Words of Wisdom from Dave Hampton

What do Prince, Lady Gaga, Herbie Hancock, Justin Timberlake, and Babyface have in common (besides Grammy awards, of course)? Each of them has leaned on the expertise of tech-guru Dave Hampton. Known for the broad range of skills he brings to the table, Hampton has helped these and numerous other high-profile clients with services ranging from engineering and production to studio design and live-rig support (including real-time 5.1 surround-sound engineering for Herbie Hancock’s Future2Future tour).

Hampton honed his production chops in the ‘80s LA music scene, while spending his formative electrical engineering years at Oberheim Electronics. Eventually, his breadth of knowledge about audio helped him become an in-demand studio designer, whose work spans large-scale facilities (Babyface, Marcus Miller, and Creflo Dollar Ministries) to highly personalized recording spaces (Herbie Hancock, Rafael Saadiq, Maxwell, Marcus Miller, and Organized Noyze). Hampton was even tapped to complete the restoration of Prince’s Paisley Park Studios in Minneapolis. In addition, he has served as Technical Director at both Paisley Park and Hancock Music in Los Angeles.

Hampton is equally adept at designing touring rigs, including systems for Whitney Houston, Chicago, and Maxwell. His client list also includes Eddie Murphy, Teddy Riley, RZA, Bill Withers, Sinbad and M.I.A. He regularly does lectures and workshops on production and recording, and his book The Business of Audio Engineering (Hal Leonard) has become a standard text for programs throughout the world.

And if that wasn’t enough, Hampton has launched Reftone, a line of small monitors that are “designed to promote basic near-field monitoring principles,” he told me in a recent interview. “The goal is that the user, at any level of audio experience, can hear full-range signals clearly at low volume for placement and accuracy.“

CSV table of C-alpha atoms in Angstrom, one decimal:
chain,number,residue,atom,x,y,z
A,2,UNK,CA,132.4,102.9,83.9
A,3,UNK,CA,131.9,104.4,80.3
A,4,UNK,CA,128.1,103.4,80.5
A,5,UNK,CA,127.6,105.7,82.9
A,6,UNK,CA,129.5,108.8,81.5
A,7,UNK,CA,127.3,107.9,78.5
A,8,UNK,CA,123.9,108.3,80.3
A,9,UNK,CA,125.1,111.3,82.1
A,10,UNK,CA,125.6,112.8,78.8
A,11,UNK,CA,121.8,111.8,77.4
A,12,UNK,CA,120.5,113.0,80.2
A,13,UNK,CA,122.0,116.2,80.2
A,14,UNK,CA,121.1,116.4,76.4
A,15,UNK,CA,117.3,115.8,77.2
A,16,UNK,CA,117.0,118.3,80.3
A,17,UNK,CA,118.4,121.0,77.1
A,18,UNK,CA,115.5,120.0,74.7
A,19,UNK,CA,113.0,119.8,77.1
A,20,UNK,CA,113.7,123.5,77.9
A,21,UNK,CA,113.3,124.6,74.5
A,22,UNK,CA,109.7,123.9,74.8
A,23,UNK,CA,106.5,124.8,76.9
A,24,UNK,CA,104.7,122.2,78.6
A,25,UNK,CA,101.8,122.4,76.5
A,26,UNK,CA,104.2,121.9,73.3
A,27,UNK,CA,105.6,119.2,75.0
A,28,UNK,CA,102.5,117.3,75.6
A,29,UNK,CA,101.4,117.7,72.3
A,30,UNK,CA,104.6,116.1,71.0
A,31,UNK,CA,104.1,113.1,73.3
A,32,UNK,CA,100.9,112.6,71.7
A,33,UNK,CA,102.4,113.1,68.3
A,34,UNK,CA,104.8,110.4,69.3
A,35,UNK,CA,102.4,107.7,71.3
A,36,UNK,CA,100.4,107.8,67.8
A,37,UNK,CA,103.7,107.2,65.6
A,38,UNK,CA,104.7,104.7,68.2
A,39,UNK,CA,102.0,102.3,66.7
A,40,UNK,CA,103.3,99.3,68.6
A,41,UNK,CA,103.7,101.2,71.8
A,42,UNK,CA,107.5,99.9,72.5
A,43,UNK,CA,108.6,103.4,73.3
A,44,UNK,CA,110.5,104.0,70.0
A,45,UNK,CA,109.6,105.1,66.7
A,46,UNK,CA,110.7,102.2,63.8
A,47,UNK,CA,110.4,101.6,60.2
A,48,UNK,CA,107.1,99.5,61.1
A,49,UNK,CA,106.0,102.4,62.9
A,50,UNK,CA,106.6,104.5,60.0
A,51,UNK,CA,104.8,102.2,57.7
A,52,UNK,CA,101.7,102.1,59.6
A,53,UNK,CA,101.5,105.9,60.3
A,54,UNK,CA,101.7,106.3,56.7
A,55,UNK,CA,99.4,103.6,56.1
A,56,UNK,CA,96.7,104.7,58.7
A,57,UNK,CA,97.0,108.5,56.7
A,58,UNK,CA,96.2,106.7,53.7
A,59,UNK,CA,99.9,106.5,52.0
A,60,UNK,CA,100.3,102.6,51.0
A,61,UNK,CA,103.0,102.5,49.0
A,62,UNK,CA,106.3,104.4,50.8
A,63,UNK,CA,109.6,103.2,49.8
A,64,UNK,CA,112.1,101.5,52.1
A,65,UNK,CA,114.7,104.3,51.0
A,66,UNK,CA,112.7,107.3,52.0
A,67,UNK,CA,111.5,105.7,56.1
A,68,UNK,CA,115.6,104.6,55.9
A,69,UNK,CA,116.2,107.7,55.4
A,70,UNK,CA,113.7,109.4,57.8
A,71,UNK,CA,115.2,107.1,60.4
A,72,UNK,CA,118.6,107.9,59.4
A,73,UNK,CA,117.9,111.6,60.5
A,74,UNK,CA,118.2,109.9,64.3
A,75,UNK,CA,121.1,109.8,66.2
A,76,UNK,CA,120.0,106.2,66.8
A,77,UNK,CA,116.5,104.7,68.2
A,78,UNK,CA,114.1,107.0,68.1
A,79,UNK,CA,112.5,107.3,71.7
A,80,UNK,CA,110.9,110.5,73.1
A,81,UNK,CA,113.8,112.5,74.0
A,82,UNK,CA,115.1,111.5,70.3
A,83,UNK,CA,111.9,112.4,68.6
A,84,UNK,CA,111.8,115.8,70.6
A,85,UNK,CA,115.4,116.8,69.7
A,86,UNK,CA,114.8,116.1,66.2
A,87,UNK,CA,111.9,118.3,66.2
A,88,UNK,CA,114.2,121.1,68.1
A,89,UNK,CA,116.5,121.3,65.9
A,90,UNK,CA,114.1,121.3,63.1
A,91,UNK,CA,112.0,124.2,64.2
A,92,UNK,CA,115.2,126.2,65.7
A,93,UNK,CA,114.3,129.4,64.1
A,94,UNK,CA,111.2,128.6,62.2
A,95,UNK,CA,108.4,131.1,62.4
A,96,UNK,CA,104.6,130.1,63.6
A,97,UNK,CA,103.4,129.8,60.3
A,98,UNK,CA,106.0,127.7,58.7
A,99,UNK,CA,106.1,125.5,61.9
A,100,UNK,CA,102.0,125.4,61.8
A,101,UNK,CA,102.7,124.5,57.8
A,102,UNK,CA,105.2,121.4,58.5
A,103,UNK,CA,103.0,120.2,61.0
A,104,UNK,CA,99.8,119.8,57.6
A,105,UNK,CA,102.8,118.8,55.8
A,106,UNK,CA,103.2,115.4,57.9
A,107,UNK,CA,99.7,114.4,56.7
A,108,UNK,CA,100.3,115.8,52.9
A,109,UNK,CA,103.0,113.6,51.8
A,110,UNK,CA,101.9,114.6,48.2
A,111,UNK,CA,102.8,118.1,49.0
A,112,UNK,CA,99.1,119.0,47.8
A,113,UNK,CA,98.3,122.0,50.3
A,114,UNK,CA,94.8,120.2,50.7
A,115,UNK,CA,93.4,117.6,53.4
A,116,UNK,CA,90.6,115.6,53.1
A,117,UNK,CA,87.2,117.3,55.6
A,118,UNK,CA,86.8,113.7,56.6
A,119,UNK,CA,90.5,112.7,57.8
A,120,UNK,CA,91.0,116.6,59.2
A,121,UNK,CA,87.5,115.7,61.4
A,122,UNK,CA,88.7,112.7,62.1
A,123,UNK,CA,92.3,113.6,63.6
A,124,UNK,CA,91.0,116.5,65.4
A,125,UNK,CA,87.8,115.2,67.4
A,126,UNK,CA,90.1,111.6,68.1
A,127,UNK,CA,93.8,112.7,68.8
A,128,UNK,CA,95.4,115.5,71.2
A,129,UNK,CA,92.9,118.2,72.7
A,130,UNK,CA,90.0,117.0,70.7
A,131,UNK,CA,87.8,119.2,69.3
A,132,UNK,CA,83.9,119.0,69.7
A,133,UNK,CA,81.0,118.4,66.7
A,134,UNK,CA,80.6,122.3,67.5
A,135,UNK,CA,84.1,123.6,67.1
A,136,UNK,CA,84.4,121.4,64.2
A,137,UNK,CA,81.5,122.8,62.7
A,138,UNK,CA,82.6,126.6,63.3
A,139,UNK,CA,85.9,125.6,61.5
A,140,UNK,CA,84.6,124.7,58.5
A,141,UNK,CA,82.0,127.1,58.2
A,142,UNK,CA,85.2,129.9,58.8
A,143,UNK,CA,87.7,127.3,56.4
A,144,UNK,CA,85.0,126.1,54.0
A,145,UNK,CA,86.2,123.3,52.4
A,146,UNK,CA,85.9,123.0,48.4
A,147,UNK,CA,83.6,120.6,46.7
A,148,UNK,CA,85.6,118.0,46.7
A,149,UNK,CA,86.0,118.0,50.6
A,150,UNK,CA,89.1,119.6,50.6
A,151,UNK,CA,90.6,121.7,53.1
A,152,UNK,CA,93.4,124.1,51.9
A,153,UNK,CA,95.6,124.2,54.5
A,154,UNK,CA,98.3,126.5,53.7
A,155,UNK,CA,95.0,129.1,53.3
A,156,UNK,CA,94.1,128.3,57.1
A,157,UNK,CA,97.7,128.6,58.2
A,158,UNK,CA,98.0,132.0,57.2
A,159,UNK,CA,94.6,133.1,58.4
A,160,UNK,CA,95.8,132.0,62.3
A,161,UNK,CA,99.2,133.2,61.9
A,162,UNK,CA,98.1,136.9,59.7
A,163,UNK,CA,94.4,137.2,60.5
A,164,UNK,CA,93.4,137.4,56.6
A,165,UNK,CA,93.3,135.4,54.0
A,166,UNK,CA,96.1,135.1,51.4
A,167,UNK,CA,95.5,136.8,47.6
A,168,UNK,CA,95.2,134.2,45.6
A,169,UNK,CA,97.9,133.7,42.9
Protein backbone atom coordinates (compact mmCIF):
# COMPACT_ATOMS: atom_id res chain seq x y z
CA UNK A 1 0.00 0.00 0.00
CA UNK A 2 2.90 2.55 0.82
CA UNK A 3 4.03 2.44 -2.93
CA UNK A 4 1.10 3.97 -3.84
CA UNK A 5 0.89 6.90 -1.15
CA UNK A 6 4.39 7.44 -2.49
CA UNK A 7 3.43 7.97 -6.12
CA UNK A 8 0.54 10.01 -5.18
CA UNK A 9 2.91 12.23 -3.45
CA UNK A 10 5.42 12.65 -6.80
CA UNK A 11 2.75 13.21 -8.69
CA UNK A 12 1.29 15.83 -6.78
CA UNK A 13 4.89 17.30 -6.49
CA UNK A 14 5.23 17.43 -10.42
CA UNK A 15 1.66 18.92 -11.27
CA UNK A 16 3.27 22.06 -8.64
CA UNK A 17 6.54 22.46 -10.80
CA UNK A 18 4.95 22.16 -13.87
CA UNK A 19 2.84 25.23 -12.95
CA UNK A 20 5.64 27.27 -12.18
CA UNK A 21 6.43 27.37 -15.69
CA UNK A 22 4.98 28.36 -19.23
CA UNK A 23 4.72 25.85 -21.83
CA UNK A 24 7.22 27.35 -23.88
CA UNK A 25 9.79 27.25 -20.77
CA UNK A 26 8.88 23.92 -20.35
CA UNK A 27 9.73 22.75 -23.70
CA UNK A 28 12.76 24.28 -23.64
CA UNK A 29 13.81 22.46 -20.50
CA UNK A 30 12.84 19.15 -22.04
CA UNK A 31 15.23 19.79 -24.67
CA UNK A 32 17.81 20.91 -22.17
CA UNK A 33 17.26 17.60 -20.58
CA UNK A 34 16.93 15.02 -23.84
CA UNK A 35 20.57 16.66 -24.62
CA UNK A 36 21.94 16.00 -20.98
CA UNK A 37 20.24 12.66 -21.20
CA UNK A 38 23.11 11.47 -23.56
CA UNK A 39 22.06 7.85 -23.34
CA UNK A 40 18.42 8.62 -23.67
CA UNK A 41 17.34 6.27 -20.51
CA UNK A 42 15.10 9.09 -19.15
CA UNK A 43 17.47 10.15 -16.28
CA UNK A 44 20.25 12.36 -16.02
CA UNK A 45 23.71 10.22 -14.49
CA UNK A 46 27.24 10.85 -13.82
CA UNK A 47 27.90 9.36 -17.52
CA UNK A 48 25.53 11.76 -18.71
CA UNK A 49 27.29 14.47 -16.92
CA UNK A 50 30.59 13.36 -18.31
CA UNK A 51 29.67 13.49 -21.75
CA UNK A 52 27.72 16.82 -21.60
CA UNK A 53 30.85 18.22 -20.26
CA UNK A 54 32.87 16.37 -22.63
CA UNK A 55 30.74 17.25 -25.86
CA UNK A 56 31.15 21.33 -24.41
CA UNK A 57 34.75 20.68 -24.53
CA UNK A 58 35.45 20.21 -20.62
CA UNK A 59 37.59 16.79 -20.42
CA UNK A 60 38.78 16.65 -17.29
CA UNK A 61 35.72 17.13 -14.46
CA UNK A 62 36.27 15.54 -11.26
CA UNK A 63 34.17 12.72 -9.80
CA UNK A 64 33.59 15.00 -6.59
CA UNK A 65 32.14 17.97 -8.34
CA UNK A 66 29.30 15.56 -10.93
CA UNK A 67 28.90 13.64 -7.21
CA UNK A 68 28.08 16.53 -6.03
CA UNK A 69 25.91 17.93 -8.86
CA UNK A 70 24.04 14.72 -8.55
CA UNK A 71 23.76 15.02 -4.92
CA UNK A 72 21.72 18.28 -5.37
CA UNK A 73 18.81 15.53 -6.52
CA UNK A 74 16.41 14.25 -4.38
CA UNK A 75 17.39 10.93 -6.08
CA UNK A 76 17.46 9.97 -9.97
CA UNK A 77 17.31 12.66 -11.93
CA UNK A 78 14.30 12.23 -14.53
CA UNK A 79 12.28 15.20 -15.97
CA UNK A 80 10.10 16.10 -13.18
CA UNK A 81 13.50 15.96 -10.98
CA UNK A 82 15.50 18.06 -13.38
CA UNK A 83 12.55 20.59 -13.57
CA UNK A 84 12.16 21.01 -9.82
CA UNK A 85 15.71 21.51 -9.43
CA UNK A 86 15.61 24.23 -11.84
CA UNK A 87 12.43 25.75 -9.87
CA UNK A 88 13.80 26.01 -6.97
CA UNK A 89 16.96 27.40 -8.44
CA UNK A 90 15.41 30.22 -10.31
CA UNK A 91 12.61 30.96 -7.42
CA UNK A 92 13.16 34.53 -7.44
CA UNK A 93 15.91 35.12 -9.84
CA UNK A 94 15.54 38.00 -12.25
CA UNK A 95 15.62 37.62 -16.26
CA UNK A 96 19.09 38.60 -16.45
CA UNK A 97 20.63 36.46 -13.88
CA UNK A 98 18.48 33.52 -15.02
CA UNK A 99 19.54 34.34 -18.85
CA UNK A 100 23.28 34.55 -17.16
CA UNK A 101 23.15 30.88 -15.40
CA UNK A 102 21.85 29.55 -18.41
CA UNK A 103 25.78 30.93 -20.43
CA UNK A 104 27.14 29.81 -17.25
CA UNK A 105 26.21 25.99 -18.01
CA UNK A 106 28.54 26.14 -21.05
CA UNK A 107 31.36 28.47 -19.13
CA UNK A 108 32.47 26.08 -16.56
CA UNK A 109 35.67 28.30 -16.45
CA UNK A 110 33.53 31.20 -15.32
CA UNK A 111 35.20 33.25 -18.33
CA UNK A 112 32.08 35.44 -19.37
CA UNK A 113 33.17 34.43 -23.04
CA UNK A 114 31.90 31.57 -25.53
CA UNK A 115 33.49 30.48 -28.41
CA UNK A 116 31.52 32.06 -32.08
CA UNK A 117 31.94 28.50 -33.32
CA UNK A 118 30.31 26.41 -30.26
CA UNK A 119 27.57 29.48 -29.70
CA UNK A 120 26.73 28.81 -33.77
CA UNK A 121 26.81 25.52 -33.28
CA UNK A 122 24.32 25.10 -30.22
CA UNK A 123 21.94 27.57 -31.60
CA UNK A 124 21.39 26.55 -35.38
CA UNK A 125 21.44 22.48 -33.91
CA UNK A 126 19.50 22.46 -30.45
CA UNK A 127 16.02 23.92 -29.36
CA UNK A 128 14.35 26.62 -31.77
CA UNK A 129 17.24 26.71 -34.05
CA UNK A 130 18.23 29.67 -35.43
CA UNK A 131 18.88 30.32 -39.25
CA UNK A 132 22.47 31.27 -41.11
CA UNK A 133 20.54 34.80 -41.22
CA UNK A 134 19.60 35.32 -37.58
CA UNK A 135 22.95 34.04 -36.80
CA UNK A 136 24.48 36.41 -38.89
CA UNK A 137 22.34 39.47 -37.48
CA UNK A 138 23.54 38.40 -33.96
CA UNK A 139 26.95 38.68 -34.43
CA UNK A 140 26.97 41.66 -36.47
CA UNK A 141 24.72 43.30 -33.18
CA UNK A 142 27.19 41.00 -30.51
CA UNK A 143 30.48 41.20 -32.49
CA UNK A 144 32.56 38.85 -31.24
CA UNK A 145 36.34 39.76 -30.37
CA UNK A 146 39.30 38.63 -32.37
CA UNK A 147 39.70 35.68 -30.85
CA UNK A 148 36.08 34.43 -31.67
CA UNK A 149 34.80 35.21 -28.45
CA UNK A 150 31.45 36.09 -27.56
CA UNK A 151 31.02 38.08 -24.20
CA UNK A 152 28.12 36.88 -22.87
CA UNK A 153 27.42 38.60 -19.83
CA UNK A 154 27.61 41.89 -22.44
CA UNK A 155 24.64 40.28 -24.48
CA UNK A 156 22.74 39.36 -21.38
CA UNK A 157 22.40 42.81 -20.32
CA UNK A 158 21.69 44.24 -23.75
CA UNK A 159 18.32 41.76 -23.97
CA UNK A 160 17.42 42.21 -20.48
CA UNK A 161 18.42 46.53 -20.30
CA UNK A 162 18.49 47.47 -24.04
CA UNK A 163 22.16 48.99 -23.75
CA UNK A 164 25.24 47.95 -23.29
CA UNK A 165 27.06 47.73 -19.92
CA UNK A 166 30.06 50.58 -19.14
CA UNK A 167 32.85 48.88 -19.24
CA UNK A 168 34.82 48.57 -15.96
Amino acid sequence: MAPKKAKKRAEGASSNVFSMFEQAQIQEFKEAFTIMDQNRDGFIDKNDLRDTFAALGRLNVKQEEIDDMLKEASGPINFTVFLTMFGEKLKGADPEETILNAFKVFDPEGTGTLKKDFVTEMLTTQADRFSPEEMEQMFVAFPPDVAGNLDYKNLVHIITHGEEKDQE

Dave Hampton recently took time out of his busy schedule to speak with me on the phone.

What do you tell aspiring engineers about studio etiquette, when it comes time for them to deal with clients?
First, it’s a service-oriented business.

Second, it’s never about you.

Third, meet people with equal energy. Don’t be too up; don’t be too laid back and comfortable.

Also, dress for the occasion. If you’re working as an assistant, dress as an assistant. Don’t go dressed as the aspiring rock-and-roll star. We don’t need anything else. You just need you to play the role, and by playing the role it’ll put you in the right environment. And if you’re focused on being service oriented, you will focus only on the immediate needs of those people in the room. As soon as they know that they are the focus of your attention, they will respect you for being professional and then you will start to see other things happen, where they’ll start to talk to you on breaks, and so on.

When you get that first thank you from people who don’t normally give thank you’s, it’s a pretty powerful thing.

How should they conduct themselves?
Try to say as little as possible. It’s not about being passive. You have to be observant. Be smart enough to recognize how creative people get to their creativity.

And you’ve got to write things down. The biggest sign of respect that you can give is to go into a meeting with a pad and a pencil because if you’re willing to write it down, it means you’re focusing on what’s being said and you’re paying attention. So there’s a lot of those things we do overtly and covertly as signs of acknowledgement that we’re paying attention—that we are invested in the situation. And I think that’s the best thing for young, upcoming folks who realize that opportunity can look like anything today.